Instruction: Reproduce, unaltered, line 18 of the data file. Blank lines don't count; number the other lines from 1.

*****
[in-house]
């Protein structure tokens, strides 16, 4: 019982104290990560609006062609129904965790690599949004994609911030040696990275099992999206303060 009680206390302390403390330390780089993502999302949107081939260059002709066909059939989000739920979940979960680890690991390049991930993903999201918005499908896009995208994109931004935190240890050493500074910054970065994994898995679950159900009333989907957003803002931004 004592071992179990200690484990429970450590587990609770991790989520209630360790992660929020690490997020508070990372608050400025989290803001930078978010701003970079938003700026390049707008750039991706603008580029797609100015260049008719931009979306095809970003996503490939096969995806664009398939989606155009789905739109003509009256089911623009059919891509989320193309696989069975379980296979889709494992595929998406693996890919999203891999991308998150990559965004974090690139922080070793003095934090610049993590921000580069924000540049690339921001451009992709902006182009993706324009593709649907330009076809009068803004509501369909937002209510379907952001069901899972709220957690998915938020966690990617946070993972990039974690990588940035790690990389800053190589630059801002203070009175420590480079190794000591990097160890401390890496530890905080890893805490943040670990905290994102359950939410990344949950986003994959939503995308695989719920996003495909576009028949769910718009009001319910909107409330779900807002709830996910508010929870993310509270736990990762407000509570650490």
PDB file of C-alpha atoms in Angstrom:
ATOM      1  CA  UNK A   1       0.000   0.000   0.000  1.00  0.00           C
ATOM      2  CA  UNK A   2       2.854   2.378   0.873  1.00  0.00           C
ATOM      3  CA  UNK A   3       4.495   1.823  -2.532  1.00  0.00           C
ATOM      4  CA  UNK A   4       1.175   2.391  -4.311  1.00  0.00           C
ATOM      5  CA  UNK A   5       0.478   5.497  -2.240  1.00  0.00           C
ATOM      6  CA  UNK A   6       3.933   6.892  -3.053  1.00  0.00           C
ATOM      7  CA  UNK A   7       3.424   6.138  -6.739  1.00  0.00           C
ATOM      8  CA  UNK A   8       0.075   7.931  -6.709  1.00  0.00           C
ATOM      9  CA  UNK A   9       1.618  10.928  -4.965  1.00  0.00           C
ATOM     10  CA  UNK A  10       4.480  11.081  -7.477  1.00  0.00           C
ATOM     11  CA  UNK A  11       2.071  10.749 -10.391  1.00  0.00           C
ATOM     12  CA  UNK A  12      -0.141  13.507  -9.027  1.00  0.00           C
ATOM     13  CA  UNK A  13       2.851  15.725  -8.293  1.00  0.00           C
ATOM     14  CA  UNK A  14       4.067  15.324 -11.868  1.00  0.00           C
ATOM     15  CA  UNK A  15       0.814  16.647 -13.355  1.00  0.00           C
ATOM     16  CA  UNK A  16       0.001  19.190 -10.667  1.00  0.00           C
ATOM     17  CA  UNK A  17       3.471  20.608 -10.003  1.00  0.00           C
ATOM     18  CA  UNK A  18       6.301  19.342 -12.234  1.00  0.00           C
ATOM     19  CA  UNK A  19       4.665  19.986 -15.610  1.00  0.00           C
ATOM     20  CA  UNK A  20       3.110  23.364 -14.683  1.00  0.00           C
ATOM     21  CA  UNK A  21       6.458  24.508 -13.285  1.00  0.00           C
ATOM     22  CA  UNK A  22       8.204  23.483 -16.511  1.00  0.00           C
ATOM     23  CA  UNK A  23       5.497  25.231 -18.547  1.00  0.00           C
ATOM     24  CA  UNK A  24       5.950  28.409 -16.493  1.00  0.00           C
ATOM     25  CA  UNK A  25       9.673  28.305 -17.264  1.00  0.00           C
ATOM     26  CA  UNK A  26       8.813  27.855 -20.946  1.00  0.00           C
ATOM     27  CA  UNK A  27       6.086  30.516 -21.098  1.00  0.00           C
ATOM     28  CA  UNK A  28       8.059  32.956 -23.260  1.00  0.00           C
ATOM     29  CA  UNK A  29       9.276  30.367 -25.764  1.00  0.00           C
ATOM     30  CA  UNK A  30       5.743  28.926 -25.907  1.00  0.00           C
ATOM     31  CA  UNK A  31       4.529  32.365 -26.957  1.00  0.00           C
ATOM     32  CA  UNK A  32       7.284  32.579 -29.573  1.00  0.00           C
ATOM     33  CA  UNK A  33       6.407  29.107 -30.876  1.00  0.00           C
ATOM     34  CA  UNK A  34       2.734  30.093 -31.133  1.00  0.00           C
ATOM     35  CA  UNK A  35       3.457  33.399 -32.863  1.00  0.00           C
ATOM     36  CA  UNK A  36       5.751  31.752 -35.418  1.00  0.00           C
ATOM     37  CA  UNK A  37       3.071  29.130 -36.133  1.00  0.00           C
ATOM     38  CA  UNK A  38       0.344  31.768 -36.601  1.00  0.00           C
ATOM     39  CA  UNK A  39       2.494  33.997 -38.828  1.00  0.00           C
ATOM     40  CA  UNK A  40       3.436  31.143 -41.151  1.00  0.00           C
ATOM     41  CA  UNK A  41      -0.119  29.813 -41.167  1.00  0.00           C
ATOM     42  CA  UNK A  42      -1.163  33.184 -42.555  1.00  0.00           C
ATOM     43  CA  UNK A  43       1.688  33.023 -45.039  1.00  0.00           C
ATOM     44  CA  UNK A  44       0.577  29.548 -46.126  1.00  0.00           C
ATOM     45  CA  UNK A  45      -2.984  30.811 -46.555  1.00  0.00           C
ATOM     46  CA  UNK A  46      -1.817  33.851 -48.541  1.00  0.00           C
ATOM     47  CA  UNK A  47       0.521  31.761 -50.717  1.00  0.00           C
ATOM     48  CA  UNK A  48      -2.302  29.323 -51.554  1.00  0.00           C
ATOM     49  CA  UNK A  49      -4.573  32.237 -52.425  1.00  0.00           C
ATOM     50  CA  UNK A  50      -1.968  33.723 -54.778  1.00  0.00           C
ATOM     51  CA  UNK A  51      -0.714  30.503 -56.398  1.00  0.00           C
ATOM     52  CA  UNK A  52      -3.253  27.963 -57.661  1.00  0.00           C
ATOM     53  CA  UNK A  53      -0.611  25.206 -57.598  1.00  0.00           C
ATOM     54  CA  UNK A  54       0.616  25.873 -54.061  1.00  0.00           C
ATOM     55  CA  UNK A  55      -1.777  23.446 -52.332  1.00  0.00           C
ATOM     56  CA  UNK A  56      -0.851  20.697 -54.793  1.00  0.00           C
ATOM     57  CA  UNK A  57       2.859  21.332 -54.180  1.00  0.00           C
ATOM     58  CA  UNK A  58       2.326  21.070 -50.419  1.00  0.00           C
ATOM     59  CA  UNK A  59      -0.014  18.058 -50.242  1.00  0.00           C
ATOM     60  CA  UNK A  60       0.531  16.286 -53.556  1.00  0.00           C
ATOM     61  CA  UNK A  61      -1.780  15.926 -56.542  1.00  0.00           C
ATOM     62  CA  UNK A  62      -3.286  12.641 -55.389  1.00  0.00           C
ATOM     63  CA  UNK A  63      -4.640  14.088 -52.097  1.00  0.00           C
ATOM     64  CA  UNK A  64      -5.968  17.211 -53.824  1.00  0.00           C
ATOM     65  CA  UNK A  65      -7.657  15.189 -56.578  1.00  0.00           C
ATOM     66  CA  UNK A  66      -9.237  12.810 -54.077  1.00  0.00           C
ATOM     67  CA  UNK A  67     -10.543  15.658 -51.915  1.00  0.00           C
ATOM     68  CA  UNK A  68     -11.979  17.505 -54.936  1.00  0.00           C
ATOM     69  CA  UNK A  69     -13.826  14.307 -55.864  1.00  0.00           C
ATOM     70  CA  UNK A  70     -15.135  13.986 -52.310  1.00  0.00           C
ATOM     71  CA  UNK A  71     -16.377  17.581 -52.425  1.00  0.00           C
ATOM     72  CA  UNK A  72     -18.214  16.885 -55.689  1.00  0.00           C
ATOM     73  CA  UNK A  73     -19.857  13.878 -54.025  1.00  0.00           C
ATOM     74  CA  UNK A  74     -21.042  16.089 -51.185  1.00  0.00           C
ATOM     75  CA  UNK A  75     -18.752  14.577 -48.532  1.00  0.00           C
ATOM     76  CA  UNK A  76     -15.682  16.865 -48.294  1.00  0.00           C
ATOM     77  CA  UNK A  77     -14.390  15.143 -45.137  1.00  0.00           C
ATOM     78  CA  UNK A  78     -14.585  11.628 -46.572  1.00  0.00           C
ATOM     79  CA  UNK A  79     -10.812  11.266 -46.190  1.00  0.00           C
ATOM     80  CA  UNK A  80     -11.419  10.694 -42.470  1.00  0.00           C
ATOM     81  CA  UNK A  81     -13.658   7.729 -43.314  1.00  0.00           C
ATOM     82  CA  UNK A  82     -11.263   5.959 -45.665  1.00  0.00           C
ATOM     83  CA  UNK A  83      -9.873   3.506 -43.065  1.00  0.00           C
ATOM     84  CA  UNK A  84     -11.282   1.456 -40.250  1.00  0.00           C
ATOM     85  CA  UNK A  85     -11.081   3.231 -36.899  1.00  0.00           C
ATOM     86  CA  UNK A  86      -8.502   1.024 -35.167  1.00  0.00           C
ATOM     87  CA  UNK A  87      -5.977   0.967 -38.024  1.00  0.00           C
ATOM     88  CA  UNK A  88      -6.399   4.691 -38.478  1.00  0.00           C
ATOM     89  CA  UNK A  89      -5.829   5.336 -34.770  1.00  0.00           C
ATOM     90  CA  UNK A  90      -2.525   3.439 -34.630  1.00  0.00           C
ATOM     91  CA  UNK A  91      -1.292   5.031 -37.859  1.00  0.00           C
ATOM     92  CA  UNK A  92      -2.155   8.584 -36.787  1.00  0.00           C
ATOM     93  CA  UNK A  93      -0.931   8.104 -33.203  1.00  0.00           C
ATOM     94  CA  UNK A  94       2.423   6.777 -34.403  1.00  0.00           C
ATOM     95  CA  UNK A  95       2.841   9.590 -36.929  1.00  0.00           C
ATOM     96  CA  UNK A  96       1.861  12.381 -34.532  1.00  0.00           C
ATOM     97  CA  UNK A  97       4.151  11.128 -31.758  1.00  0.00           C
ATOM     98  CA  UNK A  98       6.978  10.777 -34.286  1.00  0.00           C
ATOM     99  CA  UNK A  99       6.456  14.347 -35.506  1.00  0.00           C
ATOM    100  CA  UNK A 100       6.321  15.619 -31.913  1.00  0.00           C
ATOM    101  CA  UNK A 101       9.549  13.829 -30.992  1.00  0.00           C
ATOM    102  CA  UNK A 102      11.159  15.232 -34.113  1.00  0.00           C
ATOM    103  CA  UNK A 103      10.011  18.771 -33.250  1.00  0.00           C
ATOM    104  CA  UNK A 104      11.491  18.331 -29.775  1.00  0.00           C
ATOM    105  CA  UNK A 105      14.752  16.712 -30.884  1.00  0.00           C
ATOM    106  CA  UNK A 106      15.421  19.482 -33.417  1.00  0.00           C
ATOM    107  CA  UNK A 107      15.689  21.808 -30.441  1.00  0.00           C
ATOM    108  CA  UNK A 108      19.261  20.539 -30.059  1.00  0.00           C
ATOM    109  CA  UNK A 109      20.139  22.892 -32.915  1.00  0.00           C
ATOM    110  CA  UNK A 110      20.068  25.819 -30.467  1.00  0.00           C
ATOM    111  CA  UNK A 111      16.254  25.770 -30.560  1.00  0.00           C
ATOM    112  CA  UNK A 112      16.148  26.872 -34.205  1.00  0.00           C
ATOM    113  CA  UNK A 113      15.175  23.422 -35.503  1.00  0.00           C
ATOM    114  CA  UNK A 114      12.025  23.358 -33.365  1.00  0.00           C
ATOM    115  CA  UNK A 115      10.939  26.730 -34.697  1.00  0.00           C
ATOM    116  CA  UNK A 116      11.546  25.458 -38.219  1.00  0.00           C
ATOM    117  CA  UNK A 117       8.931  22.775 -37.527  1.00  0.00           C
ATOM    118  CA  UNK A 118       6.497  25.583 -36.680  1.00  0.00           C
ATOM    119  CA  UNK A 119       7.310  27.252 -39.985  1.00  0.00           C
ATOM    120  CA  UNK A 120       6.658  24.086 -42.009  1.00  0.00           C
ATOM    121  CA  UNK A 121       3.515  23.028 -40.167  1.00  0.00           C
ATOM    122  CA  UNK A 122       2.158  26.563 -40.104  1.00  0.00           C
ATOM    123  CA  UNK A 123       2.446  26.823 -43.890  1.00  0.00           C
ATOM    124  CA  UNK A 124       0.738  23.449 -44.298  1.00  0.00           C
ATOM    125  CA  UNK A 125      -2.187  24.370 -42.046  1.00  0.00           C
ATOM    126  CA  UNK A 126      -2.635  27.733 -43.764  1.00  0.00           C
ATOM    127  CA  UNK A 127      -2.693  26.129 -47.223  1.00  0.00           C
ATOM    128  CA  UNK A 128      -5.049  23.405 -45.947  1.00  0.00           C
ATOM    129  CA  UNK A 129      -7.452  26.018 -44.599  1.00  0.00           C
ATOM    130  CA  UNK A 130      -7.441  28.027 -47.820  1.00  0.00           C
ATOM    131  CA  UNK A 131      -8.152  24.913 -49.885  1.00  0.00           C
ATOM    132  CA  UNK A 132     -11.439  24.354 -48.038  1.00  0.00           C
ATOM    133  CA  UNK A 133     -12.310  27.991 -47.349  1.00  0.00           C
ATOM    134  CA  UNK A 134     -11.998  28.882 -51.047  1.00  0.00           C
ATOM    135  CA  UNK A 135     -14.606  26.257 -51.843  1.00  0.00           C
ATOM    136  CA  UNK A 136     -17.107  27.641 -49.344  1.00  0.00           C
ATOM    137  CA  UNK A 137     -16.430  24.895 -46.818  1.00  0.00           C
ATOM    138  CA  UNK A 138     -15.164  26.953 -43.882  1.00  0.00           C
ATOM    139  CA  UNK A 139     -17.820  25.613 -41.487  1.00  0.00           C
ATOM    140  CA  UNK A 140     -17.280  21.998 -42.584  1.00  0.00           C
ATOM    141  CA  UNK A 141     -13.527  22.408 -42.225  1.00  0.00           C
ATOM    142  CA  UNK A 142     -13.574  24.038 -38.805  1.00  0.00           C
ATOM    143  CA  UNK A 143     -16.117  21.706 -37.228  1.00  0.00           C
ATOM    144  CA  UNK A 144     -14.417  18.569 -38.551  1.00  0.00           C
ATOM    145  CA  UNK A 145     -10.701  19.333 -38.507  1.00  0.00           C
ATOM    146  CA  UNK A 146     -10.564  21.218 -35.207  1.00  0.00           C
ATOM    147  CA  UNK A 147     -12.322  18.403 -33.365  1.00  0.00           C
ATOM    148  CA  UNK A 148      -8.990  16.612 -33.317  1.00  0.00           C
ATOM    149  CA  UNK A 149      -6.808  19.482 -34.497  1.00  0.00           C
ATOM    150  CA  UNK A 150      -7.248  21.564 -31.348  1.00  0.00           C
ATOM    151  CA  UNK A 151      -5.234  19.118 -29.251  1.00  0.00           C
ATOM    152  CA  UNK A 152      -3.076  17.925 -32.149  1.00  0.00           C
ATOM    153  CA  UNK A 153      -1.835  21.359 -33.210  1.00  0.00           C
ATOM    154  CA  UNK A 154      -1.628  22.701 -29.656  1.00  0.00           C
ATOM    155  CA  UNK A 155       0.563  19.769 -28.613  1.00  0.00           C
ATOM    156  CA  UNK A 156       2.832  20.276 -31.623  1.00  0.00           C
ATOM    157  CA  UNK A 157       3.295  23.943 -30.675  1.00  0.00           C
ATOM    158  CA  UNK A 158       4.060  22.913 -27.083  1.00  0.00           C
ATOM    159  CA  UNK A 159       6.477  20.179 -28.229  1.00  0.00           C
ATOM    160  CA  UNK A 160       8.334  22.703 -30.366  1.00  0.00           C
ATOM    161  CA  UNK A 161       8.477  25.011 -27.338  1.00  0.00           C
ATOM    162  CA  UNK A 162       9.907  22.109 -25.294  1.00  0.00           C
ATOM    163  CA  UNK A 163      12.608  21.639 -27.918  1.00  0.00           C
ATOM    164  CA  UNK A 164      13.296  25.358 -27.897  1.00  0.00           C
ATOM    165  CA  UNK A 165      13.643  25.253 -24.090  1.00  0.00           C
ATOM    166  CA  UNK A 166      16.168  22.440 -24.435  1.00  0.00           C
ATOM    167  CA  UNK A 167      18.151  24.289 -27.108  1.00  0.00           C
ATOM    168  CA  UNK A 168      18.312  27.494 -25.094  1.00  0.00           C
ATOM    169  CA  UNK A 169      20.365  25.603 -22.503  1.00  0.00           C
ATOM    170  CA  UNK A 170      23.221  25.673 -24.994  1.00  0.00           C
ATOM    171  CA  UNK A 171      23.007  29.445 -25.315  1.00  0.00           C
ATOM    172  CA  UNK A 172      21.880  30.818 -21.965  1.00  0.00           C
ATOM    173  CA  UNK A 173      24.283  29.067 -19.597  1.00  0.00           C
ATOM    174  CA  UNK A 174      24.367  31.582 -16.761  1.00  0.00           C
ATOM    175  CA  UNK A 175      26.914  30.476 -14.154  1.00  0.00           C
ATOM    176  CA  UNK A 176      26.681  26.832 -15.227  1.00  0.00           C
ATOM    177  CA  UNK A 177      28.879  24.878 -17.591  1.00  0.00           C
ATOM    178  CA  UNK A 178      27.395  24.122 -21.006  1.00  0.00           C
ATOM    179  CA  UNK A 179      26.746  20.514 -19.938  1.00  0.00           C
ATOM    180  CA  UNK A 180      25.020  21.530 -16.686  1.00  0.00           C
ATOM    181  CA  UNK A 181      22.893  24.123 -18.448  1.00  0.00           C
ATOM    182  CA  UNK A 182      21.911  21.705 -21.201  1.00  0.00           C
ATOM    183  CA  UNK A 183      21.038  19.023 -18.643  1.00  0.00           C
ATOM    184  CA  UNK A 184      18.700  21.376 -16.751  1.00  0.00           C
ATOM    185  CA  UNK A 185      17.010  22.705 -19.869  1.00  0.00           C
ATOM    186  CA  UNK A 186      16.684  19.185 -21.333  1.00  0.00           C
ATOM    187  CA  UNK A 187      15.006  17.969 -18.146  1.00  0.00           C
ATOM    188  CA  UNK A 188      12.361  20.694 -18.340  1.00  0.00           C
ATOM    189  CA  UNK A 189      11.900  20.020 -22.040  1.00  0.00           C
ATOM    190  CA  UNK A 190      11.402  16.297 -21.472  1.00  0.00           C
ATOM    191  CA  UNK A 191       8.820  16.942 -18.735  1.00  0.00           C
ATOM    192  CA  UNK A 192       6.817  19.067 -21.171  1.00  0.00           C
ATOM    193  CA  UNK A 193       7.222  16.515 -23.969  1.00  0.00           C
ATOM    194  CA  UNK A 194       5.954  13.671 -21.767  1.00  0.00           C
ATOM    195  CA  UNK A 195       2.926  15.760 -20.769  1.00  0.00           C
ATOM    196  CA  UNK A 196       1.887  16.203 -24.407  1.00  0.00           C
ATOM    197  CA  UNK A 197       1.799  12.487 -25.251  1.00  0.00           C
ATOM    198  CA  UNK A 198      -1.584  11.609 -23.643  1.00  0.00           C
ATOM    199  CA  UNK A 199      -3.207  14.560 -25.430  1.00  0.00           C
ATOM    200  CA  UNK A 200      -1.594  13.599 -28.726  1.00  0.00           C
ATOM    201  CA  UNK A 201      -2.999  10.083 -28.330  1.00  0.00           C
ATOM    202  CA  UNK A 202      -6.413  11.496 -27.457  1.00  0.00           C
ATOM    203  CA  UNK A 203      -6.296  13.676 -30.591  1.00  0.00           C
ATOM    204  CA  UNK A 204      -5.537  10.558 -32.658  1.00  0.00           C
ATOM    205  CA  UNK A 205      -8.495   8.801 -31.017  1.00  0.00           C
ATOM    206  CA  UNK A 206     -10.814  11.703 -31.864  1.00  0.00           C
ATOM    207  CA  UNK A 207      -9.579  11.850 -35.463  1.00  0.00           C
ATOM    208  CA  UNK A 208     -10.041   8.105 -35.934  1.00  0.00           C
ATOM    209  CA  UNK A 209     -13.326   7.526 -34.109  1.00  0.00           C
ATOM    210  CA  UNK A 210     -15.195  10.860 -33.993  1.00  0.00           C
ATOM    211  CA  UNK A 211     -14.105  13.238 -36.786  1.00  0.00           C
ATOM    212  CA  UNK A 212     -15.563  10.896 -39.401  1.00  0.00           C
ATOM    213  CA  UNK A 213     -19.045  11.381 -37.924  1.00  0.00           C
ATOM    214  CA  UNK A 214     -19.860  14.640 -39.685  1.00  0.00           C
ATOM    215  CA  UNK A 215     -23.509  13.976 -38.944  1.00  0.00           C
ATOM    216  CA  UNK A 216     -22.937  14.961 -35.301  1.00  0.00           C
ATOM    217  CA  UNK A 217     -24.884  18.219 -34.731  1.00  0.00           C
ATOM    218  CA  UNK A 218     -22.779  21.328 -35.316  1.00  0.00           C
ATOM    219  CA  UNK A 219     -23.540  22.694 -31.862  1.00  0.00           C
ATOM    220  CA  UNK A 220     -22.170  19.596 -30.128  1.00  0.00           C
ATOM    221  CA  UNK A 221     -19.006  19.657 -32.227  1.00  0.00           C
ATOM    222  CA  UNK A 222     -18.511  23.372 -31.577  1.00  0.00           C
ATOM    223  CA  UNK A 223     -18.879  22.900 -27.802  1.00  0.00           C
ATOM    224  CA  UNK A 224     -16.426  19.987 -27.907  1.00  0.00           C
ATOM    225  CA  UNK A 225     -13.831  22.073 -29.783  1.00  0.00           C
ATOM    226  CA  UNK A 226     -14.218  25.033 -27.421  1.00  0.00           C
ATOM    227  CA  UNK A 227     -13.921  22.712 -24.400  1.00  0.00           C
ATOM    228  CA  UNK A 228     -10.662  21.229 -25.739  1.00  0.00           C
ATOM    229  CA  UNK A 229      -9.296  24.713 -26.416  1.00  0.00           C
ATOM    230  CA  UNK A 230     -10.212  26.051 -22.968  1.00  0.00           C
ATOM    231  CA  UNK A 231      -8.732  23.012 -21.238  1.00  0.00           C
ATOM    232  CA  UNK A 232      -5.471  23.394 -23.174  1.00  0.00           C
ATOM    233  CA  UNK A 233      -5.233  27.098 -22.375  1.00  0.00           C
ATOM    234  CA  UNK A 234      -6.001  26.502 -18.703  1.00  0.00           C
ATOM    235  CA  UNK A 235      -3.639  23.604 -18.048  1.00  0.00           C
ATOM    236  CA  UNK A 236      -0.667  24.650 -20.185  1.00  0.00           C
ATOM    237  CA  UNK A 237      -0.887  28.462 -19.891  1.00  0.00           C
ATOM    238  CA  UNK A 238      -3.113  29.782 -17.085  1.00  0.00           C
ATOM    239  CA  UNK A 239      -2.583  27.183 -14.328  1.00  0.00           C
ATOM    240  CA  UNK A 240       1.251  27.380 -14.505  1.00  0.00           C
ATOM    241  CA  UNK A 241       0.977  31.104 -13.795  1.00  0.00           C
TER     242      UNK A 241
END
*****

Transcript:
ATOM     15  CA  UNK A  15       0.814  16.647 -13.355  1.00  0.00           C